Fleetwood Town Community Trust are set to embark on an exciting new project to reduce knife crime in the local area thanks to a grant from the Police and Crime Commissioner for Lancashire.
The police have recently installed knife bins in Blackpool and Fleetwood to give people a safe place to dispose unwanted knives, but is this enough to deal with the underlying drivers of the violence?
The Lives Not Knives project aims is to identify the underlying issues faced by children and young people by addressing the root causes and drivers of knife crime.
Using a trauma informed approach, the Community Trust will deliver a programme which will support early action and that will create long-term changes for young people that face challenges on a daily basis.
Young people will also be given a voice which, with the support of the Community Trust, will contribute towards a step change in their behaviour and attitude and which may also change the way the public and voluntary sectors support this particular cohort.
The Community Trust will deliver this programme in local primary and high schools through educational workshops which explore themes such as why people carry knives, the effects of knife and drugs within our community, staying out of trouble, tools for becoming a more responsible citizen, and more.
Through interactive activities and roleplay, The Community Trust will also build young people’s skills and confidence to cope with peer pressure and make the right choices, giving children opportunities to practice techniques to improve their mental health and learn how to avoid and resolve conflict, manage anger and communicate.
Matt Hilton, Chief Executive of the Community Trust, said:
“This project is not just about engaging with hard to reach young people, it is also about working together with partners from community, safety and criminal justice to deliver clear outcomes and improvements within our community.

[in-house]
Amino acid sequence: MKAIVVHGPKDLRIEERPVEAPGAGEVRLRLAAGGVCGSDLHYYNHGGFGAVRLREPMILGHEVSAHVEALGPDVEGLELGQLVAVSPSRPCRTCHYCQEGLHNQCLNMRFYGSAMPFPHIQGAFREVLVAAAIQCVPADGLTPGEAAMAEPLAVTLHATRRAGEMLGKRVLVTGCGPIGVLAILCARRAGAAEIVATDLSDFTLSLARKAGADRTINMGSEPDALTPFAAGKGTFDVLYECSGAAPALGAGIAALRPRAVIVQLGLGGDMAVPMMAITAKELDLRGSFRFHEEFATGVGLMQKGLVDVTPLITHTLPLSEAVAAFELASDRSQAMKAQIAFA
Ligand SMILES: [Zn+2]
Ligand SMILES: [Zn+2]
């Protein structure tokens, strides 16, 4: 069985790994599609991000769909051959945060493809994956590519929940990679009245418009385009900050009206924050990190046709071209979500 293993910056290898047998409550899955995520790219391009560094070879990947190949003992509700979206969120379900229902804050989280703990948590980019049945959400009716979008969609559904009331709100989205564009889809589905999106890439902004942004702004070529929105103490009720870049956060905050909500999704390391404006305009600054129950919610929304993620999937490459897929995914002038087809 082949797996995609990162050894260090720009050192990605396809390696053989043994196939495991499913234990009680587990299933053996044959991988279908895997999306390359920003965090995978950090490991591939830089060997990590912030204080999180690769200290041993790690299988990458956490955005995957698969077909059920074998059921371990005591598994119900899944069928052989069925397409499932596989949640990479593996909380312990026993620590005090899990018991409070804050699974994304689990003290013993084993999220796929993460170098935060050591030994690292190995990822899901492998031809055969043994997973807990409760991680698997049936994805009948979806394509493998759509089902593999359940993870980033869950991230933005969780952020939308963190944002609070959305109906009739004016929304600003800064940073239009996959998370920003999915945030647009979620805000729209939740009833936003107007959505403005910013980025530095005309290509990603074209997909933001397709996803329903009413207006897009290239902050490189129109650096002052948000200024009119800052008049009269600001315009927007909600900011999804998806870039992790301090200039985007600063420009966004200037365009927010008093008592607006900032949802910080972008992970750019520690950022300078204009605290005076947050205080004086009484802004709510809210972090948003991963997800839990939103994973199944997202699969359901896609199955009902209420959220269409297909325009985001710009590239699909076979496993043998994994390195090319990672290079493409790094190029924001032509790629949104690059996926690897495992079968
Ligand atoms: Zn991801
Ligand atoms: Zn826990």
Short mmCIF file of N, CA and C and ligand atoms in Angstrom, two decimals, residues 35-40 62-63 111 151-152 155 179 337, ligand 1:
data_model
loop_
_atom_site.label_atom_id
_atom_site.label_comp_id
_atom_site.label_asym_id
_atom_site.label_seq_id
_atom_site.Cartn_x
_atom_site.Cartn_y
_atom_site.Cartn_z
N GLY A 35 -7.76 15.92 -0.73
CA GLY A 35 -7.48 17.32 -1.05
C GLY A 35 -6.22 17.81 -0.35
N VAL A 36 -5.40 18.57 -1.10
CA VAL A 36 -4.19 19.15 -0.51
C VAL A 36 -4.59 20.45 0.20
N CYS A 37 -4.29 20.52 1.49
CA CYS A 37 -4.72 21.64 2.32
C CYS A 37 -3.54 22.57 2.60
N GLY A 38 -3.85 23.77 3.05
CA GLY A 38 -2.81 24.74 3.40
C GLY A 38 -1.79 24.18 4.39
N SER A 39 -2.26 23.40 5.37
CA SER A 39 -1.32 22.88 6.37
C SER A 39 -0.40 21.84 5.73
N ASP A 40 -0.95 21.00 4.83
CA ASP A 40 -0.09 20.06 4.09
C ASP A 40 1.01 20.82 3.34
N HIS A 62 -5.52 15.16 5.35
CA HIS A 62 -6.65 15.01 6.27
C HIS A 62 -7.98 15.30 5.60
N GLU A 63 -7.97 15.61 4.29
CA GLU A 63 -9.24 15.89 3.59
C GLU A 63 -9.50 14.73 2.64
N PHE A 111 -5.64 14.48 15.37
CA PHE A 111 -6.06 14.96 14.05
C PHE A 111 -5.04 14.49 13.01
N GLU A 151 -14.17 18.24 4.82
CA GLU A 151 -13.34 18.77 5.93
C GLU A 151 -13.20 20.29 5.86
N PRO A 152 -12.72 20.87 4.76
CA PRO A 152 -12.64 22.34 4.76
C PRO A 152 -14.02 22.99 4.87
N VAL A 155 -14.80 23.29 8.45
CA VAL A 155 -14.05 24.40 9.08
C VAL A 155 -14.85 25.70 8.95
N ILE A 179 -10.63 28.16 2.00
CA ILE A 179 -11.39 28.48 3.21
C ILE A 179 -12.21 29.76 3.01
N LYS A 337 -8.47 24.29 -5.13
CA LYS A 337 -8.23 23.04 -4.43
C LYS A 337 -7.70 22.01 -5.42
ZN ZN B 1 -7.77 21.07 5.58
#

“As well as reducing crime rates within the local area, we’re hoping that this initiative will help disadvantaged young people reach their full potential in all areas of life and become valued members of their local community.
“We know from past experience that when working with young people that if we give them a purpose, a team spirit, then responsibility and good behaviour follows, which in turn can lead to a strong focus on citizenship and supporting those that are in need within our own community.
“Young people participating within our project will therefore be encouraged to give valuable skills back to their community in a positive way which will help to build a stronger community with more active citizens working together to tackle their own problems.”
Clive Grunshaw, Lancashire’s Police and Crime Commissioner, said:
“I’m delighted that we’ve been able to invest into projects that will help tackle the cycle of knife crime and serious violence across Lancashire through diversionary and targeted interventions.
“I fully support the ‘public health’ approach to violent crime. We continue to lose too many young lives to knife crime and serious violence and it’s crucial that all parts of our society work together to tackle it head-on and make our communities safer, which is a key priority in my Police and Crim Plan.
“Policing alone cannot prevent people offending and that is why I continue to support initiatives that work to move people away from a life of crime and tackle the underlying issues that often cause people to offend.
“It is only by working together across all parts of society and targeted interventions which support the work our officers do around the clock to keep us safe, that we will address this really important issue.”
Lives Not Knives will be rolled out in local schools from 1st April. If you would like any further information about this initiative, please contact Primary and Secondary School Education Manager, Ash Moreau, on Ashley.Moreau@fleetwoodtownfc.com.